February 26, 2024
Cotton

Mexico’s Cotton Consumption Faces Challenges Amidst Global Competition

In the 2023-24 season, Mexico’s cotton consumption is anticipated to hit a low of 1.6 million bales, marking the second-lowest level in nearly three decades. This downward trend is attributed to intense competition from Chinese textile imports, macroeconomic factors and reduced demand for cotton products from both U.S. and domestic consumers.

Over the past five years, Mexico’s cotton consumption has steadily declined due to the competitive wages, lower operating costs and large-scale operations in Asian countries. The appreciation of the Mexican peso and higher manufacturing sector wages has further eroded Mexico’s competitiveness against Asian counterparts such as China, Bangladesh and Vietnam.

The stronger peso, which has appreciated over 15% compared to the U.S. dollar since March 2022, has impacted the competitiveness of Mexico’s cotton textile and product exports. Higher domestic wages are narrowing profit margins in the supply chain and prompting employees to seek higher-paying manufacturing jobs.

Despite the advantages of proximity to the U.S. and regional trade agreements like the USMCA, Mexico’s textile industry faces challenges. The “fibre-forward” rule under the USMCA, requiring products to contain member cotton fibre for duty-free entry, has sustained demand, but most imports are subject to the “yarn-forward” rule.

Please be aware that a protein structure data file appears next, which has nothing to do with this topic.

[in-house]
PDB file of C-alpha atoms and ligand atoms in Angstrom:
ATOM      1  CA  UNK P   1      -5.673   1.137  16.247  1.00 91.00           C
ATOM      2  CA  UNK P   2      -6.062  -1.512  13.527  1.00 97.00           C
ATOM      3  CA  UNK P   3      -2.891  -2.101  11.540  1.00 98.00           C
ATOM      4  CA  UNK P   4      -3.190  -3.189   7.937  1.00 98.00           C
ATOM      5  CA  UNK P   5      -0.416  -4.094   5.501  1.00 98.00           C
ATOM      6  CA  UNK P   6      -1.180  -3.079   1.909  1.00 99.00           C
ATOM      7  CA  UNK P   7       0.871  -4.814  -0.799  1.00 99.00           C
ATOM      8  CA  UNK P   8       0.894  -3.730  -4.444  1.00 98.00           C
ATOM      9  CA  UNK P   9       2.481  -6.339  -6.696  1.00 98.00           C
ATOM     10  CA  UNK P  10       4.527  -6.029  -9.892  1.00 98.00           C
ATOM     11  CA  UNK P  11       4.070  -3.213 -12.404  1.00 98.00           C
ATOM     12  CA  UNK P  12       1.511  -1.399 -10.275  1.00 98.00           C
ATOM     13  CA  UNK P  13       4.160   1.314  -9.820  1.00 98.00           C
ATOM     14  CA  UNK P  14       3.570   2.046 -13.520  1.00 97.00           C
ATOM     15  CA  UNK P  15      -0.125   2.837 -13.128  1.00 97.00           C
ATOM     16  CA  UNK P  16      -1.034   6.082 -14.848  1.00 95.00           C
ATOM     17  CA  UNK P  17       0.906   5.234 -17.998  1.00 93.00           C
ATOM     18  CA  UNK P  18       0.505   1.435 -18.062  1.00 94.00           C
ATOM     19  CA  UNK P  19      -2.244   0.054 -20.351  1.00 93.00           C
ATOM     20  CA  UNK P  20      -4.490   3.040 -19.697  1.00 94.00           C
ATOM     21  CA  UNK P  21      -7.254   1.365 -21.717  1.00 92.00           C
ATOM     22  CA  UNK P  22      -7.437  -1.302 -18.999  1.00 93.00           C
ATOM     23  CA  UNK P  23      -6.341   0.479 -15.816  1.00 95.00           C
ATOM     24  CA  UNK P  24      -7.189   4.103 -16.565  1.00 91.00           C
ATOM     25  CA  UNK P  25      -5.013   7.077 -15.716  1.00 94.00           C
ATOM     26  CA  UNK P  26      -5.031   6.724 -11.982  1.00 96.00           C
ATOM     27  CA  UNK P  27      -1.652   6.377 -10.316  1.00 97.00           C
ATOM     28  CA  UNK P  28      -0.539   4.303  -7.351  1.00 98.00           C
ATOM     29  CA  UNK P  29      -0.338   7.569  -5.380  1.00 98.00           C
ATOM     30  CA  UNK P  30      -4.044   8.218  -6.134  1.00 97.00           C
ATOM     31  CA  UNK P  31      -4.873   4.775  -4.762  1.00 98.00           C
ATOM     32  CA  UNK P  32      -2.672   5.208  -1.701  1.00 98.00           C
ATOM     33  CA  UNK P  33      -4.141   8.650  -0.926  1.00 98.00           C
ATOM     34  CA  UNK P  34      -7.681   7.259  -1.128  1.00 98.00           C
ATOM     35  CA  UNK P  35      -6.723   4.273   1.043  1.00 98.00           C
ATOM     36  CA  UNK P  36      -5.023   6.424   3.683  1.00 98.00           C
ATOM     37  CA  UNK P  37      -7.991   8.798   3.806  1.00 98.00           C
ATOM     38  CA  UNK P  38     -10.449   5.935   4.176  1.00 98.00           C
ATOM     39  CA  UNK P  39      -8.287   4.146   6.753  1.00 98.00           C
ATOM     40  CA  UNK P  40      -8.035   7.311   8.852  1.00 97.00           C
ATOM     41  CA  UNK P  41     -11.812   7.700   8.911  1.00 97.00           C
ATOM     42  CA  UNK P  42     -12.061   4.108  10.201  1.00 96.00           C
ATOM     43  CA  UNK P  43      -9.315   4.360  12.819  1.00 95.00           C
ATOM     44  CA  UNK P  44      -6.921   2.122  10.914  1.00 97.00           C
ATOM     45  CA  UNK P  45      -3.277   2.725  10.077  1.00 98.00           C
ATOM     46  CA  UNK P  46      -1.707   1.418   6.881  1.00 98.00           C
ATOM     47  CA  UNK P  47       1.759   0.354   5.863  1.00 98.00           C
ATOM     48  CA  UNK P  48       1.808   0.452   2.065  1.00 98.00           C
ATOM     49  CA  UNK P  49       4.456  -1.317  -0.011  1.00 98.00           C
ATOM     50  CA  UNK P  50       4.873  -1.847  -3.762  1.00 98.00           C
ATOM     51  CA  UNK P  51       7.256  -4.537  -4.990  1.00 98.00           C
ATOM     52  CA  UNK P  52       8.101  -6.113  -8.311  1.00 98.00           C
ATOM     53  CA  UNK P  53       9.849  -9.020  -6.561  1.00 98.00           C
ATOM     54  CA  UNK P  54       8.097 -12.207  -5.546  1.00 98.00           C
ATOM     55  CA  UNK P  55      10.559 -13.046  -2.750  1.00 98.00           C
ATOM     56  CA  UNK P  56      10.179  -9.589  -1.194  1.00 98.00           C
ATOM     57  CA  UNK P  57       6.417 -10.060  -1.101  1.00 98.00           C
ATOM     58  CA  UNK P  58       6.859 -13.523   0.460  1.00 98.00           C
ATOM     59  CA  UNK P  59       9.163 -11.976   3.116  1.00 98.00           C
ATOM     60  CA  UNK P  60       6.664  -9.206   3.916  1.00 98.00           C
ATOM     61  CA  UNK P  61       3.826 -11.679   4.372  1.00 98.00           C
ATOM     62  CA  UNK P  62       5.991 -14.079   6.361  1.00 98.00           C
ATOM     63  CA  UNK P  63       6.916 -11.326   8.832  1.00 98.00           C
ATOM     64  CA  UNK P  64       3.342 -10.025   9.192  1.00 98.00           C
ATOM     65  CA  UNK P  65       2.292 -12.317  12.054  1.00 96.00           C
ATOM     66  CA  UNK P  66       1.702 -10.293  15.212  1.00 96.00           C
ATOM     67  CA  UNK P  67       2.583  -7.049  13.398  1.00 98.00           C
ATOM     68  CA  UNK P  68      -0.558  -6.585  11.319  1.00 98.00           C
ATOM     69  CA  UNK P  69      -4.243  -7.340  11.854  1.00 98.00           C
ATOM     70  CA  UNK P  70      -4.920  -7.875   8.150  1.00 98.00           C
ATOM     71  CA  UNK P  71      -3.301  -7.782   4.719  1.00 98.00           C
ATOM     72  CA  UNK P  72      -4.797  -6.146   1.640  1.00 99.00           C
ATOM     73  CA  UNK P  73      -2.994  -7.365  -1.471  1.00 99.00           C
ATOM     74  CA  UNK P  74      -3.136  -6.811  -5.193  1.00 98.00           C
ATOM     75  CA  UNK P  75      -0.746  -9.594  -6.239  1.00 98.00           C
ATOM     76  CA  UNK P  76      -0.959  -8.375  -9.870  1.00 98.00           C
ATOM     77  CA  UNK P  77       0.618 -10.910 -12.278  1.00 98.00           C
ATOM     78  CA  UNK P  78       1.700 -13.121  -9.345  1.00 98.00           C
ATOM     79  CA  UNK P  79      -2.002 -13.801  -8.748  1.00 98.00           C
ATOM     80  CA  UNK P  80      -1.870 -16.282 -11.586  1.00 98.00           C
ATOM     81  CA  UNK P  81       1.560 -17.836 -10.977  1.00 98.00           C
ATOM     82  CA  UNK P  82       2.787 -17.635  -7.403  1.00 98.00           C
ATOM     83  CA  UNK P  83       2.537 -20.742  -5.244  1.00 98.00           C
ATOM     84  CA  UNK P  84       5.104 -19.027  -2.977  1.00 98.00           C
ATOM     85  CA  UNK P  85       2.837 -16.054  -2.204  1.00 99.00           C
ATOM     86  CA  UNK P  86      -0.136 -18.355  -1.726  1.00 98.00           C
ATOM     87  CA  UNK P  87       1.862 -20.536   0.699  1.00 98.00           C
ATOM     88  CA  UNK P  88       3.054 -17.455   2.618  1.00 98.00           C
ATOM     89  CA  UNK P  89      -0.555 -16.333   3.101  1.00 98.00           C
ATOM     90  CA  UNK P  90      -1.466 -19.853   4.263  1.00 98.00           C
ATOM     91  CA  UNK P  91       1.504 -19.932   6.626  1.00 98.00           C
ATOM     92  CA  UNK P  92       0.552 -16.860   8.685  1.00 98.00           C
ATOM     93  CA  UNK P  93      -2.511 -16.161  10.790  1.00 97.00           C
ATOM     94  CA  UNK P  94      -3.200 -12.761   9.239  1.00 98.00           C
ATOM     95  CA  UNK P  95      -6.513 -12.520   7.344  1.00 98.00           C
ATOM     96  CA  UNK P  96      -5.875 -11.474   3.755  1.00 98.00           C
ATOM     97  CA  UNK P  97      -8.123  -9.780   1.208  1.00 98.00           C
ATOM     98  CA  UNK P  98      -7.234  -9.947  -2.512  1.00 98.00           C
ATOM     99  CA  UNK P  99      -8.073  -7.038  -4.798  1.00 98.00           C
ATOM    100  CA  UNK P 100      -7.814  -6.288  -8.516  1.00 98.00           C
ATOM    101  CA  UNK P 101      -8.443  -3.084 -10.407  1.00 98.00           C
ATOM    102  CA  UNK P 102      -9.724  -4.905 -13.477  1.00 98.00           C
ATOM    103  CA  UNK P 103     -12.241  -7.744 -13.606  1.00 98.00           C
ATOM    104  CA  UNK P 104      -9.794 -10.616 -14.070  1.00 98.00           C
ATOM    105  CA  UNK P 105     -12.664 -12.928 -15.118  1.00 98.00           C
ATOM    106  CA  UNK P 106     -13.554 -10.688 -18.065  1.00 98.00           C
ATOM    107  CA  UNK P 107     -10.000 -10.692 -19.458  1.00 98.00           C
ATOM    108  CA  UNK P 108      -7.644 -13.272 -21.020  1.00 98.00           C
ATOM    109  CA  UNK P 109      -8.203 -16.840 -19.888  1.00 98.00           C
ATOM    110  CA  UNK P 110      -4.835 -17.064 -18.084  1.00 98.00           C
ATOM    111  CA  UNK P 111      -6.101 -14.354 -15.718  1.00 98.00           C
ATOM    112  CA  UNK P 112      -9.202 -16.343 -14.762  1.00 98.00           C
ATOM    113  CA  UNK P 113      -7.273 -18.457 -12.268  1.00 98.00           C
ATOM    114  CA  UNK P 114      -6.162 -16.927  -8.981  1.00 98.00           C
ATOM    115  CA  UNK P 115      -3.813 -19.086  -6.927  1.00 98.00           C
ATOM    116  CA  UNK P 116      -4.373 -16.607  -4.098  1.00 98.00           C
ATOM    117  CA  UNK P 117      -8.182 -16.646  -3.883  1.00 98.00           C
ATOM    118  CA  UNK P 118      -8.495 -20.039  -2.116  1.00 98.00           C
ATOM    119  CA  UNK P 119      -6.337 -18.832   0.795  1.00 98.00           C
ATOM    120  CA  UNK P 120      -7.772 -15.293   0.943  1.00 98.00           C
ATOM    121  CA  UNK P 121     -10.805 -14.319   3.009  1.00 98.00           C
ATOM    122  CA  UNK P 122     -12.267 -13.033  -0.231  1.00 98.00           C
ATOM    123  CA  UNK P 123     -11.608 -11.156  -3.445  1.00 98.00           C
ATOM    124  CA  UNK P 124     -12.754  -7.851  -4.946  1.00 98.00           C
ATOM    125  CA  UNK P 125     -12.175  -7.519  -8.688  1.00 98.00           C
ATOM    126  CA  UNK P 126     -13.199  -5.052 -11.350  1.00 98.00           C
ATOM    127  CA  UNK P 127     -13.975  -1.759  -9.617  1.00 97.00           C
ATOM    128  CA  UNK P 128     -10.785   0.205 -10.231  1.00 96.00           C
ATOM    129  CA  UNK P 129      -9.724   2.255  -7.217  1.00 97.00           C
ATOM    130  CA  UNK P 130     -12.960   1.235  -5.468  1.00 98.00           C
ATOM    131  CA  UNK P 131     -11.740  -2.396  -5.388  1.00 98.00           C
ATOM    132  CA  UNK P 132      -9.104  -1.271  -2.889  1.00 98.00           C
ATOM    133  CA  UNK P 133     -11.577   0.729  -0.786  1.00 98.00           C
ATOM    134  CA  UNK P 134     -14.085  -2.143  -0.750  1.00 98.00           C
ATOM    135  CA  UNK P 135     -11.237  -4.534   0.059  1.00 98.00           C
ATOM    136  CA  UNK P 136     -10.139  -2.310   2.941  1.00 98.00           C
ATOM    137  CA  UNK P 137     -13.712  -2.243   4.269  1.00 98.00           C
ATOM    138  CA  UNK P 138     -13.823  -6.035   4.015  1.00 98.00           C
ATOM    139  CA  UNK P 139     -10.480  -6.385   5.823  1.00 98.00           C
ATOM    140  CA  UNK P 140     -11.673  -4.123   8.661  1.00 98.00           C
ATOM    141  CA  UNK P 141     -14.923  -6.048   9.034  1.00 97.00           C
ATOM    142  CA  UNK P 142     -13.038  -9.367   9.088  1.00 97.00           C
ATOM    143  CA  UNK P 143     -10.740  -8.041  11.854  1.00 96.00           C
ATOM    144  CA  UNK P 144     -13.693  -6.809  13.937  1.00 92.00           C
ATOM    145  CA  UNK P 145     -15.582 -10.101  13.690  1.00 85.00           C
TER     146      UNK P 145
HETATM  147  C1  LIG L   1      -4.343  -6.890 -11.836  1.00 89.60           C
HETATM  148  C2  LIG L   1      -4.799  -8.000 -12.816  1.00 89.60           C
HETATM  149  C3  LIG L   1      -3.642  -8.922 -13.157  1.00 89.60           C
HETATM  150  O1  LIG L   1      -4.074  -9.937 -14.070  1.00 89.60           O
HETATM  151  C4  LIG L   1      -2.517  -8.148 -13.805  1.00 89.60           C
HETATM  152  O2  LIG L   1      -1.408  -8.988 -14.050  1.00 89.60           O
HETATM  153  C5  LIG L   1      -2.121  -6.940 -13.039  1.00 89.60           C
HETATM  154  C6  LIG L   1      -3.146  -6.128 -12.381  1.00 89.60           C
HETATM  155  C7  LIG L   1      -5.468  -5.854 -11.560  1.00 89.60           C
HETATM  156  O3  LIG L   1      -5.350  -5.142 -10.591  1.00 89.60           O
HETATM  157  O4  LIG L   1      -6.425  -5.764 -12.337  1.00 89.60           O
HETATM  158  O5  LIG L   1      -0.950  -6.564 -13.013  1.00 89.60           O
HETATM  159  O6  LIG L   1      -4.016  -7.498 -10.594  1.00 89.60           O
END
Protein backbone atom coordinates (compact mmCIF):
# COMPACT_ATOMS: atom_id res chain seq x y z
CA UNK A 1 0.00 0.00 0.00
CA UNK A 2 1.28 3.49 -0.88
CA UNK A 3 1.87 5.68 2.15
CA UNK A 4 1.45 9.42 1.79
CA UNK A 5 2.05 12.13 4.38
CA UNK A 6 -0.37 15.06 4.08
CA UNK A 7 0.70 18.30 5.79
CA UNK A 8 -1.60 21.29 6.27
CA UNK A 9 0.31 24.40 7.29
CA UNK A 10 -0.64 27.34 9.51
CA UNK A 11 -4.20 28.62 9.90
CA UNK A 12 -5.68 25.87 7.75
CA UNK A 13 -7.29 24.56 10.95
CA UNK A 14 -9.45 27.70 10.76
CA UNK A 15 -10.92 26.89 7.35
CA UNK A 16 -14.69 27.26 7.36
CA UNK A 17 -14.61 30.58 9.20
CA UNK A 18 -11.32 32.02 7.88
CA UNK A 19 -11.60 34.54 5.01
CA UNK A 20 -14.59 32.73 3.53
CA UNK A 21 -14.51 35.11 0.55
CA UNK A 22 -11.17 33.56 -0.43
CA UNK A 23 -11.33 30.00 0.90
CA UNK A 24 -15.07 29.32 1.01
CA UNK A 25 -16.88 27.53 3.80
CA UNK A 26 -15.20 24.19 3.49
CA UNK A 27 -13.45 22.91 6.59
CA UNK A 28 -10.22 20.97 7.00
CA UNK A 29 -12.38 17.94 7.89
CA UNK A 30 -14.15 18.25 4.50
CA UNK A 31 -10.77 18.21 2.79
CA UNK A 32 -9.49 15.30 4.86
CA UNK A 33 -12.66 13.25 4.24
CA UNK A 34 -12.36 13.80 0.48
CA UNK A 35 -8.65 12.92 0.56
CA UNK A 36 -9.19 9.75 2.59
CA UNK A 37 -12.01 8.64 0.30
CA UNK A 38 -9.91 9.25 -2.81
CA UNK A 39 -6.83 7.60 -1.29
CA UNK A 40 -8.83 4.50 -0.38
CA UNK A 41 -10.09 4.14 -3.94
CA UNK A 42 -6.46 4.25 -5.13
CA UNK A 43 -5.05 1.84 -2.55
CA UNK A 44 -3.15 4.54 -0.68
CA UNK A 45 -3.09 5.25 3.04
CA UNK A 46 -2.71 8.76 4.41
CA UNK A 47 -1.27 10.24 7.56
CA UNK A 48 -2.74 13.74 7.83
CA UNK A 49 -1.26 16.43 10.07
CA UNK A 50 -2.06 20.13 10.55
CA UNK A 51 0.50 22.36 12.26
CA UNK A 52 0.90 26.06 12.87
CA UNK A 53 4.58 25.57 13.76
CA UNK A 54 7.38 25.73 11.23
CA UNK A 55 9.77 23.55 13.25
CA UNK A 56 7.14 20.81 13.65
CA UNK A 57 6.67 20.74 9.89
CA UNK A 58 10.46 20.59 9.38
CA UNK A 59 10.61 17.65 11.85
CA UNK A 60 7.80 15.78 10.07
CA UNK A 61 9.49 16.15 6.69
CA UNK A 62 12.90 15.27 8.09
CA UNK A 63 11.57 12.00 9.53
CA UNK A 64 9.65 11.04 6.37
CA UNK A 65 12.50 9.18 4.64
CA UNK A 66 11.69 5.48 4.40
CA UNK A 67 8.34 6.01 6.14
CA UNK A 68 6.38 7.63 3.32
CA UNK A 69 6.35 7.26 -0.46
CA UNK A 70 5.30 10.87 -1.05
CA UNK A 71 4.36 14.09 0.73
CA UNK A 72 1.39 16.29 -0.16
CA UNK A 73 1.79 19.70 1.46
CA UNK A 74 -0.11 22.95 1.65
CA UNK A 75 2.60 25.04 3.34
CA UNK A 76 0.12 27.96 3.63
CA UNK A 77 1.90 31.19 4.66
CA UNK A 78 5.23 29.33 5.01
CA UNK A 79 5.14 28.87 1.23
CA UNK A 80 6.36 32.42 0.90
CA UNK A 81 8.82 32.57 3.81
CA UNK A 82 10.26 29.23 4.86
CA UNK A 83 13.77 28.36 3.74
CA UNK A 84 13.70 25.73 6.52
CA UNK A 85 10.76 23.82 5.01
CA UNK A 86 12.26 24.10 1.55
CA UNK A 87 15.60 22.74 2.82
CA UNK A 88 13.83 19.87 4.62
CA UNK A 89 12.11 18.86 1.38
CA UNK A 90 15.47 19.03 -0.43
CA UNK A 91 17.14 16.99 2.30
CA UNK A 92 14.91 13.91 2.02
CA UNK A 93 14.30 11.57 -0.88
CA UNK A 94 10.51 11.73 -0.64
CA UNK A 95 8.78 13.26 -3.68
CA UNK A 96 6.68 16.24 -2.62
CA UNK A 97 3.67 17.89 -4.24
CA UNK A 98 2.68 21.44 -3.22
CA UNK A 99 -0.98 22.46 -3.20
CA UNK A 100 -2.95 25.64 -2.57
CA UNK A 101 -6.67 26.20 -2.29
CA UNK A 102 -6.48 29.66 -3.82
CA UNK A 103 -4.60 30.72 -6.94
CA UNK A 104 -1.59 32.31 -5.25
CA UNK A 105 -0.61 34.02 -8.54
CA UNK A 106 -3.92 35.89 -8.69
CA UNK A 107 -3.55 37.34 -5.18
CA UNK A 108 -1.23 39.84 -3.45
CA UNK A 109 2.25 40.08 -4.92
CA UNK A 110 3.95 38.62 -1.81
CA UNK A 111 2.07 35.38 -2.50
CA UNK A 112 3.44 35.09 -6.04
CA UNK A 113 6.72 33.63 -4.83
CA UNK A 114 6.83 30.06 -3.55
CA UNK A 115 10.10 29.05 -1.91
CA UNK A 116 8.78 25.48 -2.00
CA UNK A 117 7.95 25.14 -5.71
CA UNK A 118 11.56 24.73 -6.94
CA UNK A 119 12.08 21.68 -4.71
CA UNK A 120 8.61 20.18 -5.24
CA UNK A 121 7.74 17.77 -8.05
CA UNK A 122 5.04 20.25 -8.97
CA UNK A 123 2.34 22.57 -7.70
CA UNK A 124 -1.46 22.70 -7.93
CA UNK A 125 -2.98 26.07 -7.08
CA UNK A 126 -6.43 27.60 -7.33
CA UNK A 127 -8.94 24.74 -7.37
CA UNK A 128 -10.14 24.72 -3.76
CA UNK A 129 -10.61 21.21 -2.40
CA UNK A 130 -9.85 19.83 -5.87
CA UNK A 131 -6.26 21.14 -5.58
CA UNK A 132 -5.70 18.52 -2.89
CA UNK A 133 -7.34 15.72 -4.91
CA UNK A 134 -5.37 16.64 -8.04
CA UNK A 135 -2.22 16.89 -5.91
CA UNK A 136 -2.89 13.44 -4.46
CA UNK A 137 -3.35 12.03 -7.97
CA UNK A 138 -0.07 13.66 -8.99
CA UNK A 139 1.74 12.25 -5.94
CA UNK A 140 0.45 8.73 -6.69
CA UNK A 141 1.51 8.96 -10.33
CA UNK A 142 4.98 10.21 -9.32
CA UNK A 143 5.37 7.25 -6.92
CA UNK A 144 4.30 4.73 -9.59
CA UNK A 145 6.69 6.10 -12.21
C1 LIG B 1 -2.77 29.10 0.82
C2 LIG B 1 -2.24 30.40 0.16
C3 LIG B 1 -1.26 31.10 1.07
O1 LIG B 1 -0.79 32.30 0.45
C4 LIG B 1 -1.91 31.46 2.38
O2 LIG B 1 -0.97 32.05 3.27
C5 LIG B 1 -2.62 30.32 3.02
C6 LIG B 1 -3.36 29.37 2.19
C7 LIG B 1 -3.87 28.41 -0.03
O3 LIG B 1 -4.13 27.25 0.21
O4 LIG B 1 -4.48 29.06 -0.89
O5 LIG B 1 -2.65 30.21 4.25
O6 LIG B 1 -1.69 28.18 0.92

The weak demand for cotton lint is evident in the lowest U.S. exports and sales to Mexico in over 20 years. China’s higher textile exports to Mexico, particularly cotton yarn and fabric, have surged, while U.S. exports have declined significantly.

Mexican garment manufacturers heavily rely on the U.S. importer demand for cotton products, with recent data indicating a decline in U.S. imports of Mexico’s cotton products. Higher imports of cotton products from China and Bangladesh have also affected the domestic industry, leading to increased displacement of domestically produced goods.

Despite the benefits of the USMCA, Mexico’s cotton consumption is nearing its lowest level in decades. Efforts for “nearshoring” and reported initiatives have not revived demand, while competitive prices and the substitution of Chinese synthetic textiles continue to exert pressure on consumption.

Related Posts

Leave a Reply

Your email address will not be published. Required fields are marked *